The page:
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"While we have tried, we have not tried hard enough."

A letter to the community from Paul Grogan and Sandy Edgerley

June 1, 2020

Editor's note: This message was sent to the Boston Foundation community on Sunday evening. It is a follow-up to Paul Grogan's message to staff posted on City of Ideas on Friday.

Dear Member of the Boston Foundation community,

We are shocked, saddened, and heartbroken by the recent incidents in Georgia, Minneapolis and New York’s Central Park that exhibit racism and racist violence on an intimate and brutal scale and by the ensuing week of violence wracking cities across the country. But being shocked, sad and empathetic is not enough. Leaders everywhere, not just those from organizations that focus on equity and social justice, must speak out clearly, emphatically, and, most importantly, follow their speech with action. We are reaching out now to the larger Boston Foundation community to express our anger at the killing of George Floyd, our support for those protesting systemic racism in policing and society, and our hope and determination that we can navigate our way through this pain and anger and reach a better place.

Almost 20 years ago, we created a Values Statement for the Boston Foundation that reads: “In everything we do, we seek to broaden participation, foster collaboration and heal racial, ethnic and community divisions.” We still deeply believe in those values, but at a time like this it can be hard to see hope and progress through the hatred and violence.

The protests throughout our country this weekend should make it abundantly clear that institutional racism in recent years has willfully devalued and dehumanized our Black friends and neighbors, as it has done for generations.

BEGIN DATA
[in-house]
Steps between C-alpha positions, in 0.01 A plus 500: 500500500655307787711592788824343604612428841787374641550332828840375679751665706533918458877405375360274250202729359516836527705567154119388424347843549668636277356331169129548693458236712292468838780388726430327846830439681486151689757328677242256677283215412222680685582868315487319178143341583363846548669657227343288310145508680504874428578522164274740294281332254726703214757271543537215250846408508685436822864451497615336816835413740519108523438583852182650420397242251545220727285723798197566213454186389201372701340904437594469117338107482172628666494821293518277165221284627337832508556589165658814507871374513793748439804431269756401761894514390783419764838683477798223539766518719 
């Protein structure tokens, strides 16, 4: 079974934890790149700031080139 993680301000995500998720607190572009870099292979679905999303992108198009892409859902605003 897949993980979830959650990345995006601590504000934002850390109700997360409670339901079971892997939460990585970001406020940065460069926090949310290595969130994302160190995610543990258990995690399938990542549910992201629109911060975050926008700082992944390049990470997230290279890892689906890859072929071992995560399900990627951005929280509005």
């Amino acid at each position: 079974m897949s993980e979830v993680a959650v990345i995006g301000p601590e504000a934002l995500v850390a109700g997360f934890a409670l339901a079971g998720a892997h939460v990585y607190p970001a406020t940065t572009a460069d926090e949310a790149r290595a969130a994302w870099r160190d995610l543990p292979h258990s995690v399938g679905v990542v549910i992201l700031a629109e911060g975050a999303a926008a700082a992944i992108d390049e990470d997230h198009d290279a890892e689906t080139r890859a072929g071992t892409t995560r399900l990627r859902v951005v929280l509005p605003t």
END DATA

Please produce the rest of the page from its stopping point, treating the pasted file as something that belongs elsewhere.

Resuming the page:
The protests throughout our country this weekend should make it abundantly clear that institutional racism in recent years has willfully devalued and dehumanized our Black friends and neighbors, as it has done for generations. We have identified the issues, but we have not solved them. We have called for equity and justice, but we have not committed to them. While we have tried, we have not tried hard enough.

What can we do as a community foundation?

We will continue to use a racial equity lens in our COVID-19-related grantmaking, as well as in all of our programmatic work.

We will continue to commission, produce and publish research that exposes the severe racial disparities in health, wealth, education, law and political representation, and support bold policy agendas to address those disparities.

We will also continue the Boston Foundation’s Diversity, Equity and Inclusion (DEI) work with an even stronger conviction and dedication.

Most of all, we will speak in support of the Black community. We must make their fight for justice and full humanity our fight, and we must never accept a status quo that sees any member of our community as "lesser than" or "less worthy.”

The path of progress isn’t clear or simple. But moving forward on that path today is more critical than ever. It requires boldness and humility — relentlessness and patience. We ask for your help and support as we move forward. Our communities deserve nothing less than our full commitment.

Paul S. Grogan
President and CEO

Sandy Edgerley
Chair, Board of Directors